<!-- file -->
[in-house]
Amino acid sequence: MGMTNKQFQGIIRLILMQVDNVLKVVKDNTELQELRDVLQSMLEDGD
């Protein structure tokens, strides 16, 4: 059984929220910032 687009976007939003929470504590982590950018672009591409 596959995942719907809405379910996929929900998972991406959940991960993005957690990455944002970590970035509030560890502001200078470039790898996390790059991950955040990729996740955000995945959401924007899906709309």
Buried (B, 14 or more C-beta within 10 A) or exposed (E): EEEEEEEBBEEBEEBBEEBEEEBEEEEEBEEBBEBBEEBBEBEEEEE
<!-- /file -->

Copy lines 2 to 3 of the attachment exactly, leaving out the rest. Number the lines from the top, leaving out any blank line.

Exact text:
Amino acid sequence: MGMTNKQFQGIIRLILMQVDNVLKVVKDNTELQELRDVLQSMLEDGD
């Protein structure tokens, strides 16, 4: 059984929220910032 687009976007939003929470504590982590950018672009591409 596959995942719907809405379910996929929900998972991406959940991960993005957690990455944002970590970035509030560890502001200078470039790898996390790059991950955040990729996740955000995945959401924007899906709309």